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Liberty & Equality

Let’s Be Reasonable!

Philip Badger tries to convince us to be optimistic about human equality.

One shared ambition of philosophy and social science has been to understand the origins of conflict in human society. The evidence from social psychology is mixed, with some studies suggesting that conflict can be reduced by the establishment of shared goals (Muzafer Sherif, The ‘Robbers Cave Experiment’, 1961), whilst others suggest that evolutionary pressures will always undermine such efforts. In The Righteous Mind (2012), Jonathan Haidt gives us the striking metaphor that the ‘irrational elephant’ (the visceral part of ourselves that has its origins early in our evolution) is always going to escape the control of the ‘rational elephant rider’.

In their 2010 book The Spirit Level, Richard Wilkinson and Kate Picket argued that the evidence from social science shows inequality to be the key to understanding such social dysfunction. The evidence they cite is correlational rather than causal – it suggests that less equal societies tend to do worse on a range of indicators of well-being, including health and levels of violence, than more equal ones (though other factors such as environmental lead levels are also involved, complicating an otherwise clear picture). Research by Michael Marmot (‘Social determinants of health inequalities’, The Lancet 2005), and Carol Shively (American Journal of Primatology 2009), has given us an account of how inequality might cause the problems Wilkinson and Pickett describe. Inequality, at least in the extreme, is bad for us and for our societies.

Responses to this idea have been interesting. Some have taken issue with the empirical status of Wilkinson and Pickets’ case; but the vitriolic quality of some, usually libertarian, critiques, suggests that they have poked someone’s metaphorical elephant with a mighty stick.

For the sake of convenience, here’s a brief list of the anti-egalitarian arguments:

1. Inequality is natural and so can’t/shouldn’t be altered;

2. Inequality is beneficial and so shouldn’t be altered;

3. Inequality is not great, but interventions to reduce it will make matters worse by, for example, creating welfare dependency or destroying jobs;

4. Inequality is just and so shouldn’t be altered.

India slum
The reality of inequality: a slum setttlement

Let’s consider each of these arguments in turn:

1. Inequality is natural and so can’t/shouldn’t be altered

It is not hard to see that appeals from what is natural don’t have much traction in terms of what we should do: smallpox is natural but we worked hard to eliminate it. The thought that we can’t do anything about inequality is often based on the claim, reiterated by the Mayor of London, Boris Johnson, in 2013, that inequality is genetic and so unalterable. In fact the research Johnson referred to – by Robert Plomin in The Journal of Child Psychology and Psychiatry (2013) – suggests that while potential is fixed by genetics, its realisation is dependent on environmental factors. Additional evidence for this is provided by the Perry Preschool Project (1962 on), a study of the educational and lifetime impact of intensive preschool support for disadvantaged children. In a paper for the Society for Research in Child Development, Lawrence Schweinhart et al (2003) estimated that every dollar spent in that project saved sixteen dollars in lifetime welfare spending on its relatively socially mobile participants compared to a control group.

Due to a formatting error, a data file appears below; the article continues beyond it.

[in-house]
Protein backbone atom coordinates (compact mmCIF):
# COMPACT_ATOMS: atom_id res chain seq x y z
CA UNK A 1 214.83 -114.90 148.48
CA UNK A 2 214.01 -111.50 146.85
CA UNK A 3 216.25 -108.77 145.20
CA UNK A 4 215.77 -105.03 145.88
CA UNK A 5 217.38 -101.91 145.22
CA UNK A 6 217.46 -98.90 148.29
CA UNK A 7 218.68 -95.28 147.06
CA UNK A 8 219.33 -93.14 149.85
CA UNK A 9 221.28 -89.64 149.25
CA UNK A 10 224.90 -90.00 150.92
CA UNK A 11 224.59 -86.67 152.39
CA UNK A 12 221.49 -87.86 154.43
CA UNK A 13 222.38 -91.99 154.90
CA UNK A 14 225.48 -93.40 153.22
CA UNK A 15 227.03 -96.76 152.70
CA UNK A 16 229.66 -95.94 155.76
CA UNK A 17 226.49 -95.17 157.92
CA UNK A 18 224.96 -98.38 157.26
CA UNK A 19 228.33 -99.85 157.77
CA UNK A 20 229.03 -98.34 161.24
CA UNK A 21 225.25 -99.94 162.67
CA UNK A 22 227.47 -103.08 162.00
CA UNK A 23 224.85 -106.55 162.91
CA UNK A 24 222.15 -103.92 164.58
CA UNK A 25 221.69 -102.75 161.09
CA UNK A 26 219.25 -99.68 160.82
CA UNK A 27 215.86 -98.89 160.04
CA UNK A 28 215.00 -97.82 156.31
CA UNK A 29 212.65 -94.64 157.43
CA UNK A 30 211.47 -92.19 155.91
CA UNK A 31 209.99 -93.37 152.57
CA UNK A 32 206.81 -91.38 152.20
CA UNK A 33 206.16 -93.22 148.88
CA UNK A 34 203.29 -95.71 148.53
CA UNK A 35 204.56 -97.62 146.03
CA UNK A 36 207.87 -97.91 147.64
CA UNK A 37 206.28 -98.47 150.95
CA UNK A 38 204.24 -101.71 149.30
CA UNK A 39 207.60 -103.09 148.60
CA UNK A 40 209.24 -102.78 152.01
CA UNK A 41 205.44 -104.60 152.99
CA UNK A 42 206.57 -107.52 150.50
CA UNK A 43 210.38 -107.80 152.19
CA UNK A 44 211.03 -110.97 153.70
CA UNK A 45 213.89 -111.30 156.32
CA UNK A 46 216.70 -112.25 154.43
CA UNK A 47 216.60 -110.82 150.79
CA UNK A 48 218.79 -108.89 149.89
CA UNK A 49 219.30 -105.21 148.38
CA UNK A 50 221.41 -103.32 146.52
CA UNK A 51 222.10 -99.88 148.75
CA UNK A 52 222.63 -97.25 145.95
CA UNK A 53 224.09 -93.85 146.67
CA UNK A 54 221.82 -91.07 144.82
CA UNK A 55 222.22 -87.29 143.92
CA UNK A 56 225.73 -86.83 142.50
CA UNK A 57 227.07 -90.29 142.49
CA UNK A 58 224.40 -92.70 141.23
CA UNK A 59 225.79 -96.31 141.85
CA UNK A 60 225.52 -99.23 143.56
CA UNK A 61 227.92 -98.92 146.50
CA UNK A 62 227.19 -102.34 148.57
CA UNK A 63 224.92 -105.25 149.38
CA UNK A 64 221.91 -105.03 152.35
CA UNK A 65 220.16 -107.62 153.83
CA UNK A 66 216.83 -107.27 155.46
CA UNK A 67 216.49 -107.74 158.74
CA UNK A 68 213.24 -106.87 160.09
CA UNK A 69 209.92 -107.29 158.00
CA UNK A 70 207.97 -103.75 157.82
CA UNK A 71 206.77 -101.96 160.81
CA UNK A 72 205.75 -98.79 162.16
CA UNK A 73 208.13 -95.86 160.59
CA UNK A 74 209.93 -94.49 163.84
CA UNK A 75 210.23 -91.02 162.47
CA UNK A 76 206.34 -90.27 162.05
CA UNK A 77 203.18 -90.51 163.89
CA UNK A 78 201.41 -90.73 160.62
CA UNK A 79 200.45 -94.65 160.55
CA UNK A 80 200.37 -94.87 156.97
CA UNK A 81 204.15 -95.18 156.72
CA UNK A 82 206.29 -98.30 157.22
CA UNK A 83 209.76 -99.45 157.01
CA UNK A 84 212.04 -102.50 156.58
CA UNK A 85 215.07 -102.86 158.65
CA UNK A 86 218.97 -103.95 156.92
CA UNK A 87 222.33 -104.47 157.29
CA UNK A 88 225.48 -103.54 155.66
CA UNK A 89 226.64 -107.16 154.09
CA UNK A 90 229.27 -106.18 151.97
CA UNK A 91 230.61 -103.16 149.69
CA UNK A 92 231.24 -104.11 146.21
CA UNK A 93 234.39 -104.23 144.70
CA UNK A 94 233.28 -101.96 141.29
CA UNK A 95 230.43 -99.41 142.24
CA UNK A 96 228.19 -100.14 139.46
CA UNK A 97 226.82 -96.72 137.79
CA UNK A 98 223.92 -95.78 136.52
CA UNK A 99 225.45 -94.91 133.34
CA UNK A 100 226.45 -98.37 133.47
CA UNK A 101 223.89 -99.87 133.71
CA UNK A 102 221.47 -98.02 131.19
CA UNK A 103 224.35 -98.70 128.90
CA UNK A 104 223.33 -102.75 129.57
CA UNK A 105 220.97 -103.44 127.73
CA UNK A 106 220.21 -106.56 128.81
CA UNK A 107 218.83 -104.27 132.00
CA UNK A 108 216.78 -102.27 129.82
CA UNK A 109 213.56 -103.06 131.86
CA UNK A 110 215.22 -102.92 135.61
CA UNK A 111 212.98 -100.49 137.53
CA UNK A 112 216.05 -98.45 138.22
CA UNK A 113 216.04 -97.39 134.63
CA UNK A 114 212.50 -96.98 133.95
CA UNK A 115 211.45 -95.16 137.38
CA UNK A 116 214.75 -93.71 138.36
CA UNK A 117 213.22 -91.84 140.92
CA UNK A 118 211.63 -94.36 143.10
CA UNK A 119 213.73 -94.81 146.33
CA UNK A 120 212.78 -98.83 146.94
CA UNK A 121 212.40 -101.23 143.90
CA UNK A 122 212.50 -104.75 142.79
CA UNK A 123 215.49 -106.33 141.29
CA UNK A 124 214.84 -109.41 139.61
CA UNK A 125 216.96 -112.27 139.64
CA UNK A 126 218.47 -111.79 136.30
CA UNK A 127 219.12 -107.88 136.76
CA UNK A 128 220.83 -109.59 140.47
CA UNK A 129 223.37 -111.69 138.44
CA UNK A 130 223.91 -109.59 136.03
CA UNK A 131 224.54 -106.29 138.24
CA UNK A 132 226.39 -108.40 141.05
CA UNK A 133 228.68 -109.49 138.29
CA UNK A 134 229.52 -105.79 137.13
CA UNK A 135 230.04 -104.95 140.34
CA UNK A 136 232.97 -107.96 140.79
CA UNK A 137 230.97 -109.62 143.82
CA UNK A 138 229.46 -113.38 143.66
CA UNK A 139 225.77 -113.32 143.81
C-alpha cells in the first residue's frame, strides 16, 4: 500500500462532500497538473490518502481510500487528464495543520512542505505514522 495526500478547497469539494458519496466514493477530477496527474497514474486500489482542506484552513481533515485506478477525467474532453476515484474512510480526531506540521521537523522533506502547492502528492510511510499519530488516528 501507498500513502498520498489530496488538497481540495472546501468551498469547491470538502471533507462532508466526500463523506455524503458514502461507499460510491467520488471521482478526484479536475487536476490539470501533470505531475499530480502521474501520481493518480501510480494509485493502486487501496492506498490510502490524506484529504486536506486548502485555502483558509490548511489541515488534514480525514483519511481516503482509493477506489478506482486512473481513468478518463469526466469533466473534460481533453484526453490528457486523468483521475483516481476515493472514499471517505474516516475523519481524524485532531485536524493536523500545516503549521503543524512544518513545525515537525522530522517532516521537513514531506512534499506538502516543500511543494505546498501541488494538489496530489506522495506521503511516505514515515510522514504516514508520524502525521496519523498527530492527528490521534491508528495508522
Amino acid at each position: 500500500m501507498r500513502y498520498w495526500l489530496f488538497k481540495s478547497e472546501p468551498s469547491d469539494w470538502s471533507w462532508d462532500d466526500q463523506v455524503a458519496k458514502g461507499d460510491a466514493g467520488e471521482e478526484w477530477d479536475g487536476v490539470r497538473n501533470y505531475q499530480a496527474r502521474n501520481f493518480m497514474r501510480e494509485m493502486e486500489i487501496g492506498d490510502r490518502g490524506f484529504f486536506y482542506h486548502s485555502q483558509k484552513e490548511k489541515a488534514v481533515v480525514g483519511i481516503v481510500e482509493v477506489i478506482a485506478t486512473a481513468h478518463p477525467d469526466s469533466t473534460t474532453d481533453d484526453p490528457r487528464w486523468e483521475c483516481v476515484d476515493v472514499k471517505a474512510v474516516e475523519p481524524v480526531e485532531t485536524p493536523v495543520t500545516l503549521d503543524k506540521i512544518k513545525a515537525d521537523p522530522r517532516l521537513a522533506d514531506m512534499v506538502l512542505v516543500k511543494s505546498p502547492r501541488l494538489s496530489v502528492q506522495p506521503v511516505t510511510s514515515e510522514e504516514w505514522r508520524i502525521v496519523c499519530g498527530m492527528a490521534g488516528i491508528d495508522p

2. Inequality is beneficial and so shouldn’t be altered

This argument amounts to the claim that because some inequality may be ‘beneficial’ in the sense of providing incentives for hard work, more inequality must be even more beneficial.

The late Harvard philosopher John Rawls agreed that a limited amount of inequality might increase the prosperity of all by providing incentives, but argued that we should tolerate inequality only so far as it demonstrably benefits the worst off (This is his famous ‘maximin’ principle). Being a follower of Immanuel Kant, Rawls opposed the view that the justice of a policy depends entirely on its consequences. However, he suggested that consequences can be taken into account so long as we gave absolute respect to the ‘liberty principle’ – the idea that our actions should not be interfered with as long as they don’t impinge on the liberty of others. So he suggested a ‘lexical ordering’ of principles – in other words, a hierarchy – in which weight could be given to consequences under certain circumstances. This matters to our discussion because while Rawls favoured some reduction of inequality in the United States, he might have done so more strongly given the evidence provided by Wilkinson and Picket.

3. Inequality is not great, but interventions to reduce it will make matters worse by creating welfare dependency or destroying jobs

This is an apparently empirical argument against egalitarianism based on a deep faith in the powers of the free market to maximise welfare – what Adam Smith called the ‘unseen hand’. I use the words ‘apparently’ and ‘faith’ deliberately, because there is a set of assumptions at work here about what must be true.

This set of assumptions comes under the collective name of ‘neoliberalism’. Neoliberal economists assert that: a) Goods in a market find their own price level in response to demand; b) Attempts to interfere with the price of a particular ‘good’ (such as labour) by setting, for example, a minimum wage, will reduce demand for that good (so unemployment will increase); c) Other attempts at inequality reduction (e.g. welfare spending) are misguided because they create a ‘perverse incentive’ for people to become ‘welfare dependent’.